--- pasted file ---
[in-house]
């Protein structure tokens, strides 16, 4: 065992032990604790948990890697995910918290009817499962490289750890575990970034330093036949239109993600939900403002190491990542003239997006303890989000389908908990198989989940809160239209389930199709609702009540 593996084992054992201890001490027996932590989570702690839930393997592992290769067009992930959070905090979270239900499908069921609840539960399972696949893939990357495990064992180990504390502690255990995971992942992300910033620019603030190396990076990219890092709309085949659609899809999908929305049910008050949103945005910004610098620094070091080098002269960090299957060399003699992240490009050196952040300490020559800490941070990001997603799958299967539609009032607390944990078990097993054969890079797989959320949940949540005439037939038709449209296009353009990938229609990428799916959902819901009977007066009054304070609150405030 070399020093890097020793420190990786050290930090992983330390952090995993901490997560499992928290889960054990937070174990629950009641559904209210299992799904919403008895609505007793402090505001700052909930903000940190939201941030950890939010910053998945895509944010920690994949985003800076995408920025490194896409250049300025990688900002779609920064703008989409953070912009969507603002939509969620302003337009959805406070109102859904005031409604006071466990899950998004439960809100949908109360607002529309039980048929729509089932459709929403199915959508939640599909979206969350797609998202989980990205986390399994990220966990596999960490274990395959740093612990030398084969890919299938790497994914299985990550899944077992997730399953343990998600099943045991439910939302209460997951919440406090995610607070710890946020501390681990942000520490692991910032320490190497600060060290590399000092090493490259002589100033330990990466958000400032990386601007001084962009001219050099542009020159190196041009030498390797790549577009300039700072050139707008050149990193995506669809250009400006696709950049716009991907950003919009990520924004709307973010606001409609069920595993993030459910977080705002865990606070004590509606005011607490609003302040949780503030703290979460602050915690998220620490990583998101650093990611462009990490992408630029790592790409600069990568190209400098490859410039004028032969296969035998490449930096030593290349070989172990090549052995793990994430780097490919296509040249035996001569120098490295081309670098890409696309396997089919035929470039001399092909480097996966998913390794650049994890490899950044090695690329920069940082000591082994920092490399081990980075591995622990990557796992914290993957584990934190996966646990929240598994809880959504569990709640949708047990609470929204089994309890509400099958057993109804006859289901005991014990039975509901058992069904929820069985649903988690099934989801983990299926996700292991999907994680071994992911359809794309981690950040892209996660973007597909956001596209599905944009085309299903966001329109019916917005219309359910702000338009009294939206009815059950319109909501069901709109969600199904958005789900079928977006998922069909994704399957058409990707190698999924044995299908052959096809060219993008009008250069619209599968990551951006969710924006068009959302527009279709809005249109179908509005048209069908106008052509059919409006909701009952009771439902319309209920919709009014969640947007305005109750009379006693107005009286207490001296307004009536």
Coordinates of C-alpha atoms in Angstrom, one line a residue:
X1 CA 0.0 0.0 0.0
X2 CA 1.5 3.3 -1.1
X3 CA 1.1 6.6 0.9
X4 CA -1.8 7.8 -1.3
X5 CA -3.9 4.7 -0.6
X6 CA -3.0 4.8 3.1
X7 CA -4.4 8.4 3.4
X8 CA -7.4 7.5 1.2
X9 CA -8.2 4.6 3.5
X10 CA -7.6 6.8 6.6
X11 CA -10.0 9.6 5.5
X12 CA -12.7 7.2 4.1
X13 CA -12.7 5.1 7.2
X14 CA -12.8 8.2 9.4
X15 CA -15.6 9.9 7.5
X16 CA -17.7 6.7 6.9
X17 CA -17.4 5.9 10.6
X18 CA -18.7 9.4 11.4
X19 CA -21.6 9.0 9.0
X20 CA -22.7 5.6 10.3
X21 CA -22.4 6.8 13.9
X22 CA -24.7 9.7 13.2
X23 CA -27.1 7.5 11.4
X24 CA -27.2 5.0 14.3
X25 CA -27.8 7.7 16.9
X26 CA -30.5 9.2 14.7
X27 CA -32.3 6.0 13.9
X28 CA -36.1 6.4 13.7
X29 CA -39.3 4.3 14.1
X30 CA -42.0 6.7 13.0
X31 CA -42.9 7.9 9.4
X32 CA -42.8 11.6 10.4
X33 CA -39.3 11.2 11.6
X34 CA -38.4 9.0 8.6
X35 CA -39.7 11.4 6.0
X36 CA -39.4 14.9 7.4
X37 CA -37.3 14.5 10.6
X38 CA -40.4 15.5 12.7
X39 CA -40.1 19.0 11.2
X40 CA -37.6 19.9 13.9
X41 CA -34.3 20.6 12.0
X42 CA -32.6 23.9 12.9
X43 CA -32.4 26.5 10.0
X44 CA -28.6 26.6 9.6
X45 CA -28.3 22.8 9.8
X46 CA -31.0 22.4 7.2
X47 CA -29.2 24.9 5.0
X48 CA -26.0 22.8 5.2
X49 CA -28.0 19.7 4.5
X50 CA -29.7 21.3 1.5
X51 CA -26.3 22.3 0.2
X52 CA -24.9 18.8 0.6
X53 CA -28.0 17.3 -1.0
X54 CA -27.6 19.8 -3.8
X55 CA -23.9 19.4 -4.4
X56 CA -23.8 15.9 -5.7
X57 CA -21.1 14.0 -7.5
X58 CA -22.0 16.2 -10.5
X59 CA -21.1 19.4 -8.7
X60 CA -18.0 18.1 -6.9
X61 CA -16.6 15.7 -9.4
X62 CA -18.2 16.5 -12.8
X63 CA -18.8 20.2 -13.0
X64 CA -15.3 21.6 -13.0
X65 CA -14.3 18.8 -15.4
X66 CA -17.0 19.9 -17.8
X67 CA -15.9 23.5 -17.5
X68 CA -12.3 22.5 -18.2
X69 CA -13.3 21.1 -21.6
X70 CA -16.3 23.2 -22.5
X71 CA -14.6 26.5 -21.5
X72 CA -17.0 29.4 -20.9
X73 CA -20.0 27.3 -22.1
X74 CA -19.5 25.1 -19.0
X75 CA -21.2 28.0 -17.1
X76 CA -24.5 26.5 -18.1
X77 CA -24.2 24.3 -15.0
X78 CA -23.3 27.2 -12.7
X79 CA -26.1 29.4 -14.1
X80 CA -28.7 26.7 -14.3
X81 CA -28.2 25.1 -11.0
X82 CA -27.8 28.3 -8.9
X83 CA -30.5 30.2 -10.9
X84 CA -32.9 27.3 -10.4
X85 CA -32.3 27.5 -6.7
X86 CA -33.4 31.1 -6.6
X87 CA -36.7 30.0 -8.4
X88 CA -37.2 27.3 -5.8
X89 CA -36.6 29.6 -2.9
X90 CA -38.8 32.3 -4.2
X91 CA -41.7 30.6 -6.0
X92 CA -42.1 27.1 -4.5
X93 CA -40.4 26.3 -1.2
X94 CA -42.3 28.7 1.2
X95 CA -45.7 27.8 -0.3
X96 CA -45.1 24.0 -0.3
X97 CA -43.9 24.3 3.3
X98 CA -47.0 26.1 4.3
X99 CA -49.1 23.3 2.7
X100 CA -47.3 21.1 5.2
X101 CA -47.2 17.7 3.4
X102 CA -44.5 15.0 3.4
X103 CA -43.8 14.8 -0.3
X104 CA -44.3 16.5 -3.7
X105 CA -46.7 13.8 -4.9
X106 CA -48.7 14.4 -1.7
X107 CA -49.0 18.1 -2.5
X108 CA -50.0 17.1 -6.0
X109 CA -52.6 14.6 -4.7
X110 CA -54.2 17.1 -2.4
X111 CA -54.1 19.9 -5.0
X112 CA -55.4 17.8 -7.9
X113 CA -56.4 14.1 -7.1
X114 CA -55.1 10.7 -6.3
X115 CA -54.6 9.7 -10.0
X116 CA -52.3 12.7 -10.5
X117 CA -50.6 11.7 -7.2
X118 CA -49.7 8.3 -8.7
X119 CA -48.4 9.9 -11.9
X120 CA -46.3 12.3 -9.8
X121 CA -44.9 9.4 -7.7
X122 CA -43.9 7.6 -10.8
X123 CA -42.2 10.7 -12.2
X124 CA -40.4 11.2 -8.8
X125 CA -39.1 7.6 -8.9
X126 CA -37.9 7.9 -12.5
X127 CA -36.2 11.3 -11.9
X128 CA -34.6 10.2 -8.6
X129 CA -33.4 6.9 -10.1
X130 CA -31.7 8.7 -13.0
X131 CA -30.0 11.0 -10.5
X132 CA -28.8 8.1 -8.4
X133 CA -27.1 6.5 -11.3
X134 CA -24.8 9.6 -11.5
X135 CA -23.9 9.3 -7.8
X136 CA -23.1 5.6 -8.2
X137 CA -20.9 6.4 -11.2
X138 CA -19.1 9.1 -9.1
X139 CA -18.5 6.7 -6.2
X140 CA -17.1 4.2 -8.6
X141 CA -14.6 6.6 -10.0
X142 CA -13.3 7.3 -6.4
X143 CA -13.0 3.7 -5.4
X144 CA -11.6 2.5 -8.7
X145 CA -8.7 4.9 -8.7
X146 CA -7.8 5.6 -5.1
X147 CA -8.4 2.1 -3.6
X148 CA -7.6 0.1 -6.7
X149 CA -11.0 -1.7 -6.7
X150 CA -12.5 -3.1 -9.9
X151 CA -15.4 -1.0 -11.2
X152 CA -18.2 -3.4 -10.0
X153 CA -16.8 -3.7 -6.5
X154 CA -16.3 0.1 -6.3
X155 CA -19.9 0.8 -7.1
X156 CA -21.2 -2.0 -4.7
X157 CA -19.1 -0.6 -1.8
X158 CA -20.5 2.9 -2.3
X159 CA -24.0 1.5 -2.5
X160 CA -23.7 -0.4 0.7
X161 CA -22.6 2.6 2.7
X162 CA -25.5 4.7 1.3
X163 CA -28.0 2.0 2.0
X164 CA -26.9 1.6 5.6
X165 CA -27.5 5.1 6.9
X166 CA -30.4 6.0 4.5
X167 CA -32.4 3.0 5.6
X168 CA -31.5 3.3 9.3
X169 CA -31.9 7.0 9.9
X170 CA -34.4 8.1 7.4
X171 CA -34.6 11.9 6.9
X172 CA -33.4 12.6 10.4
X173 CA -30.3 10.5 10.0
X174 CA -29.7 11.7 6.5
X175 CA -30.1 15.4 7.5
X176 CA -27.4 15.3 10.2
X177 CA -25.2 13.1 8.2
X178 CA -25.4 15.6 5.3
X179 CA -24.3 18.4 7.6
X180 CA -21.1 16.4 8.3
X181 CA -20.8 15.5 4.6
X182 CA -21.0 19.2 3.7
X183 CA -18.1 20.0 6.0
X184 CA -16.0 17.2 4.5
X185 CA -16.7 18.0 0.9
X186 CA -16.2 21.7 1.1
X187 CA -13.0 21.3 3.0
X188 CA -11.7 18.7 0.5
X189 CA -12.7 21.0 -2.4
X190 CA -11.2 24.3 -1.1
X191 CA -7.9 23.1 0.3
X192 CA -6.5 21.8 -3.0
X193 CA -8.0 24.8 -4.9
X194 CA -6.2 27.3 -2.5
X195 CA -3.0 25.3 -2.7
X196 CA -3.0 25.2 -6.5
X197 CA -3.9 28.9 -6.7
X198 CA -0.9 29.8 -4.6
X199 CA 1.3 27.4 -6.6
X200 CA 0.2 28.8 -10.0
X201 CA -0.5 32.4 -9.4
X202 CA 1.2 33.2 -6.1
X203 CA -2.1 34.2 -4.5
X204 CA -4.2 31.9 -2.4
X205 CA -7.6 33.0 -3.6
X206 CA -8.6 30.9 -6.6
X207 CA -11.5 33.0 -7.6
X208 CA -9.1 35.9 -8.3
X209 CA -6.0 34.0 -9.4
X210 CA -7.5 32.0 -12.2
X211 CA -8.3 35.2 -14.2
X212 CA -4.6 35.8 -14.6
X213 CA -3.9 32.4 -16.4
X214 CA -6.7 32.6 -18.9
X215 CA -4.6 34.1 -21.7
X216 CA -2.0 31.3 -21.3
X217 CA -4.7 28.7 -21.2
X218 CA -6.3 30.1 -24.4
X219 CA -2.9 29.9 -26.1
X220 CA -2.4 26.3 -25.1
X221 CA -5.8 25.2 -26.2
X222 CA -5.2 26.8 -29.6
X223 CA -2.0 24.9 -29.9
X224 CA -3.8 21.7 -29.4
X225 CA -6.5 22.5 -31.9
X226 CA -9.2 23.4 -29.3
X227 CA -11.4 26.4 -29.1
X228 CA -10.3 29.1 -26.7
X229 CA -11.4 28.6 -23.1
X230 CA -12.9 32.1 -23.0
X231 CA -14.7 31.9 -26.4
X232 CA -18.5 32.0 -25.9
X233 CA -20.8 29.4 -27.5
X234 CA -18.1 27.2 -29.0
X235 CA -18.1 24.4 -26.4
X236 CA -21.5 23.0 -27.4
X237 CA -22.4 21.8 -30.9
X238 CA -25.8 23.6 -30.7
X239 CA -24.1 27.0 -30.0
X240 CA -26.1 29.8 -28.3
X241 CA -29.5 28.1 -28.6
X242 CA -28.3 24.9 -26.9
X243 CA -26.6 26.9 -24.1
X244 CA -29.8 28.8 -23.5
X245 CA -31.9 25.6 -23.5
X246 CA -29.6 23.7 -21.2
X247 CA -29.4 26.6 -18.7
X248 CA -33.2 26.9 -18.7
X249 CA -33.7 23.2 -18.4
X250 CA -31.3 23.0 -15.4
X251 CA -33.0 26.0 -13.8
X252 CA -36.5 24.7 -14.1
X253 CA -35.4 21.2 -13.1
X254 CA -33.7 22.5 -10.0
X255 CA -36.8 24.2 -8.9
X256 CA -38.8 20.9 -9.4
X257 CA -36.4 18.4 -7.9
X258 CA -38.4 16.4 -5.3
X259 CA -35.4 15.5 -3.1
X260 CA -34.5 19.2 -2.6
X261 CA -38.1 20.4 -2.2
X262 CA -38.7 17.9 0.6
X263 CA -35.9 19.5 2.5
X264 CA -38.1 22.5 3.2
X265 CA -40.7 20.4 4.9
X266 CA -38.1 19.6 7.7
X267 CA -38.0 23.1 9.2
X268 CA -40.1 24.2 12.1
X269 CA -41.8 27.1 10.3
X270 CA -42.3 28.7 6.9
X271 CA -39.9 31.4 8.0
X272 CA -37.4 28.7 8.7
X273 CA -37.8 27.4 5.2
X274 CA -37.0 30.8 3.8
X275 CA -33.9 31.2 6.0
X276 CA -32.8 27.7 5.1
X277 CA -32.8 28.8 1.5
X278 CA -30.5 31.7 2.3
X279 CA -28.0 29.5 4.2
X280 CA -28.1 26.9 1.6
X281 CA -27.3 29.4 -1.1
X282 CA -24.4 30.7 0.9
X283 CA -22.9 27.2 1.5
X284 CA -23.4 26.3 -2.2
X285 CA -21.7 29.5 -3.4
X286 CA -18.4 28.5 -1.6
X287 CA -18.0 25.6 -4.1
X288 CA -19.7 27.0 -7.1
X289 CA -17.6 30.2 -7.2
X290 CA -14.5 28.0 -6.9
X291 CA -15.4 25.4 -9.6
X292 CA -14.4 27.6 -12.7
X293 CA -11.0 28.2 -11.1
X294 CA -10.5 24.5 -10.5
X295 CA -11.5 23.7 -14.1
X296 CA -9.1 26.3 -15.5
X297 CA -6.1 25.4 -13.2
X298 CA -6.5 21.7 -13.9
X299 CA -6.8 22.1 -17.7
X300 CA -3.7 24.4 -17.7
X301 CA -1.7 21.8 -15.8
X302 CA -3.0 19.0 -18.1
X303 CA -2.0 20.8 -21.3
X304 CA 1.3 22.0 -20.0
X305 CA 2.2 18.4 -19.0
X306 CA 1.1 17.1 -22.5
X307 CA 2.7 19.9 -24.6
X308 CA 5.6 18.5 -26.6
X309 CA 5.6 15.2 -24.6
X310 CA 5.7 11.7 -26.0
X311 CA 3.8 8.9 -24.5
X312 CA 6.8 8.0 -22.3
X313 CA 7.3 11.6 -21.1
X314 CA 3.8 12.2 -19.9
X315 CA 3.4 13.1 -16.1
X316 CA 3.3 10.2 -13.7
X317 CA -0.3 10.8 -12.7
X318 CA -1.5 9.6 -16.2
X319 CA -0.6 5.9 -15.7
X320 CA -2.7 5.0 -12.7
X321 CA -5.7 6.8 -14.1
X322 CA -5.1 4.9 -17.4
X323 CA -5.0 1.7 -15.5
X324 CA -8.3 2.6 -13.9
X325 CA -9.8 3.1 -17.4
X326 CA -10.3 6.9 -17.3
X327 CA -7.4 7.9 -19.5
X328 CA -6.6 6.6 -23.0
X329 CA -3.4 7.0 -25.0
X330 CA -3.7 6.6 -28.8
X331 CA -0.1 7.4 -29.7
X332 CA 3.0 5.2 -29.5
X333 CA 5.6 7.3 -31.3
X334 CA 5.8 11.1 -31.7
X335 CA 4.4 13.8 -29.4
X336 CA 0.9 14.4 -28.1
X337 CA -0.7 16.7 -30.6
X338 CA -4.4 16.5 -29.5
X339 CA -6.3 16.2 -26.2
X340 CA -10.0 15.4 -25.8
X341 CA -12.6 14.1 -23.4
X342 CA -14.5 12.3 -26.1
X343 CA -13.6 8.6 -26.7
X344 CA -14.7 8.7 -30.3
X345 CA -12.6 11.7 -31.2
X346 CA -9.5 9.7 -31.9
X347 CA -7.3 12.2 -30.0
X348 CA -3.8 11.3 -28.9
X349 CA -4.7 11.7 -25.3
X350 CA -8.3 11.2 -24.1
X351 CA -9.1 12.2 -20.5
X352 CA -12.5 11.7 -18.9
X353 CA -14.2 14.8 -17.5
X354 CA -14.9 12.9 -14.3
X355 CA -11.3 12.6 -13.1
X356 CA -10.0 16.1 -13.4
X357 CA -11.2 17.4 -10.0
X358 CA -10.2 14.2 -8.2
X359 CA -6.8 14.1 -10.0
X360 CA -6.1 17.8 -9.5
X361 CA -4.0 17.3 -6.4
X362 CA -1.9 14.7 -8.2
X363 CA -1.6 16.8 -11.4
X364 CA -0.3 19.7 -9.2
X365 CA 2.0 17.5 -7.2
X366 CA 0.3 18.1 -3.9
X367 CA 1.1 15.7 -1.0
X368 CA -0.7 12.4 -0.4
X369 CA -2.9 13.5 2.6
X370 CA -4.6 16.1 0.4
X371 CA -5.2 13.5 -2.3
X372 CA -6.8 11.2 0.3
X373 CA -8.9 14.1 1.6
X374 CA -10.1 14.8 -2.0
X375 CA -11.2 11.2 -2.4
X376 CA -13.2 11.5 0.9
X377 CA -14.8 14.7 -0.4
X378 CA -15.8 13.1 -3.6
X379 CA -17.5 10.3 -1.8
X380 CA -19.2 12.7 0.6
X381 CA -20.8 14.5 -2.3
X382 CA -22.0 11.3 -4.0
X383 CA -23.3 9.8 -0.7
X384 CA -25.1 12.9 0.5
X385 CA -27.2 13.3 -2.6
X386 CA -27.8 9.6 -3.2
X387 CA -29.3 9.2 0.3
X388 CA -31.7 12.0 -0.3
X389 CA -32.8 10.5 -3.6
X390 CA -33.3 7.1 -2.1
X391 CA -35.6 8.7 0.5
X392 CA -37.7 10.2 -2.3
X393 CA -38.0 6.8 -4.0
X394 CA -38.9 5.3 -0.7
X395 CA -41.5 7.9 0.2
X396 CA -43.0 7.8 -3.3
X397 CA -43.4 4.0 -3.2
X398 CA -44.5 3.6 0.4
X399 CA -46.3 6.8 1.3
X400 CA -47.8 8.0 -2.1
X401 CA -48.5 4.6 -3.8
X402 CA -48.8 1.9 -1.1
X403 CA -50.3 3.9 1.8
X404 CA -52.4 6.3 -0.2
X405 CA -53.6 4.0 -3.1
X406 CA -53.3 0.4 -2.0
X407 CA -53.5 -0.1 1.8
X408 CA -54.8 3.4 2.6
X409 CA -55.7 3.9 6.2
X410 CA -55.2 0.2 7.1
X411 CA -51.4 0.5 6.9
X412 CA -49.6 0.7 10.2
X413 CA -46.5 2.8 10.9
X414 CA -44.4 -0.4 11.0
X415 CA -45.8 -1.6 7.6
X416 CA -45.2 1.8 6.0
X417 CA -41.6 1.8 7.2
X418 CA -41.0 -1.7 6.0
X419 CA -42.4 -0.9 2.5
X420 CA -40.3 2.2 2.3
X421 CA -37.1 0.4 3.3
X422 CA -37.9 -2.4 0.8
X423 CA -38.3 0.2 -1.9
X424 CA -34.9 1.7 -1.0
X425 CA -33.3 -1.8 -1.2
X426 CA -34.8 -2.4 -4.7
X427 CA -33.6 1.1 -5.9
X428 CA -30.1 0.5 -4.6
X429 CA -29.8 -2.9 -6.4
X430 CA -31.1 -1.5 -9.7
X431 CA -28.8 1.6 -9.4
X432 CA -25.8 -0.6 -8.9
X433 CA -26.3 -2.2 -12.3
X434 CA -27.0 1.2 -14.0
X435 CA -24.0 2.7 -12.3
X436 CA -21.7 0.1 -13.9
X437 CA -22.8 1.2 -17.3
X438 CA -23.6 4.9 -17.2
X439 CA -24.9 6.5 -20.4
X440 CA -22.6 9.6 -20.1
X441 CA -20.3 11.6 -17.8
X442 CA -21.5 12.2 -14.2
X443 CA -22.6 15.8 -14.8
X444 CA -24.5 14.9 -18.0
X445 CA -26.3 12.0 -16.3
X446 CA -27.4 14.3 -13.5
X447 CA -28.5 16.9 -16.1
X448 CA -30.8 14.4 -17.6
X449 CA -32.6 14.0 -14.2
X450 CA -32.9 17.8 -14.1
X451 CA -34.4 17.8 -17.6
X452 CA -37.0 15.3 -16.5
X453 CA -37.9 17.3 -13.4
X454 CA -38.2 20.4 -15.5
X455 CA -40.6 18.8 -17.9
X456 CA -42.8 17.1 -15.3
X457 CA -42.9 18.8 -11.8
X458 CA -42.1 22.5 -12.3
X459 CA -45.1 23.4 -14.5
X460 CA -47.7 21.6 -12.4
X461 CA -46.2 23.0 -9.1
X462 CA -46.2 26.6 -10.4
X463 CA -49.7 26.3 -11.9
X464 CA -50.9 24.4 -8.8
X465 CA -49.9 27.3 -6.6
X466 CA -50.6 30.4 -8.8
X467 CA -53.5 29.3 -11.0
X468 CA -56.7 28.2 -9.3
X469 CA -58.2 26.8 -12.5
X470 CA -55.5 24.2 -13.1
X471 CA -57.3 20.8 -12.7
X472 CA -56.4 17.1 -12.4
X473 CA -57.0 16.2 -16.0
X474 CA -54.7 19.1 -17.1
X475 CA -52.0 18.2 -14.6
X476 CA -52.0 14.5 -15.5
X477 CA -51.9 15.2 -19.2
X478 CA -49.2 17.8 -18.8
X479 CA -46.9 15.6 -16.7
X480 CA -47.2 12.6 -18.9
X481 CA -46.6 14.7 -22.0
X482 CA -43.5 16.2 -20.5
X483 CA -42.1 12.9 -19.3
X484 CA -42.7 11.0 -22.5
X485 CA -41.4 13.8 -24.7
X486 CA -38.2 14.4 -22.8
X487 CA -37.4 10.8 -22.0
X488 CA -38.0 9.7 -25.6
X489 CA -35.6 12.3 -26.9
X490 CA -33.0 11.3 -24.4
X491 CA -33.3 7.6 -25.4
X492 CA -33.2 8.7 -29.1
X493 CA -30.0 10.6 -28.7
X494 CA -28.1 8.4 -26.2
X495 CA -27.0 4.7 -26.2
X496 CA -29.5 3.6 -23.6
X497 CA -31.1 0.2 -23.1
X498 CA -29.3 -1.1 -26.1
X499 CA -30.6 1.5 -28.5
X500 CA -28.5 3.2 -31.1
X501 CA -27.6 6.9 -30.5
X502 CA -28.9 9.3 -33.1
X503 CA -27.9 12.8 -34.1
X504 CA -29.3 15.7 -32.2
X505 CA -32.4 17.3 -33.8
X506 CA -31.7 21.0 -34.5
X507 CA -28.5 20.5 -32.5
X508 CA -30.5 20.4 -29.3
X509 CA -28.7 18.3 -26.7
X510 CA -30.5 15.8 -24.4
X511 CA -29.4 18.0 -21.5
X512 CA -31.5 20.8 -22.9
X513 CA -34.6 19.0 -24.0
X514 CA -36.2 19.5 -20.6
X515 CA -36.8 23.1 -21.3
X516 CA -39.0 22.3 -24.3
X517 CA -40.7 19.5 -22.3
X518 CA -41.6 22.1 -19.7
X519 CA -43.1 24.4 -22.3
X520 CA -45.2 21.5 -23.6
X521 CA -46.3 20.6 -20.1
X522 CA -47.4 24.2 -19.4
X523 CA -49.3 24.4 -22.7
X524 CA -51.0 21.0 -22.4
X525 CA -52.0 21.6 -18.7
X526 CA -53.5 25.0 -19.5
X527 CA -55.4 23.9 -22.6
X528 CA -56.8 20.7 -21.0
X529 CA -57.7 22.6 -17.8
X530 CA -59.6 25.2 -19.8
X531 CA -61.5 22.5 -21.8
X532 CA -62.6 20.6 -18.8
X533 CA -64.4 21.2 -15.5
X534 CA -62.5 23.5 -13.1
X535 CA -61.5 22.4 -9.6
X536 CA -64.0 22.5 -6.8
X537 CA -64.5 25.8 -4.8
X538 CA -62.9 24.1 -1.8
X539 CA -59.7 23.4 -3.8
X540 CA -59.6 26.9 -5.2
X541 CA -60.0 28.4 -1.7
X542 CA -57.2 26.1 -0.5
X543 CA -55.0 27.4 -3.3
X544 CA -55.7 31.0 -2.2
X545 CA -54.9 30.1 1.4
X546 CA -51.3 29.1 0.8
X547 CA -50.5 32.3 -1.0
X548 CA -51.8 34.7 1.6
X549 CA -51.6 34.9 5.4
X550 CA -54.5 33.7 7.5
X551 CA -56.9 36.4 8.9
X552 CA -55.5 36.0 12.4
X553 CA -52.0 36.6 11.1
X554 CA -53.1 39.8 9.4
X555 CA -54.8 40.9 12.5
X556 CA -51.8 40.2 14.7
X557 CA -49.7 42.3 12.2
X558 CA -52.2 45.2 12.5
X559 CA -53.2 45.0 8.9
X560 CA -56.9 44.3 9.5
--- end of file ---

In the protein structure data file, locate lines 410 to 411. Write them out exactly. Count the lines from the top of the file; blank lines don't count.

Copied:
X407 CA -53.5 -0.1 1.8
X408 CA -54.8 3.4 2.6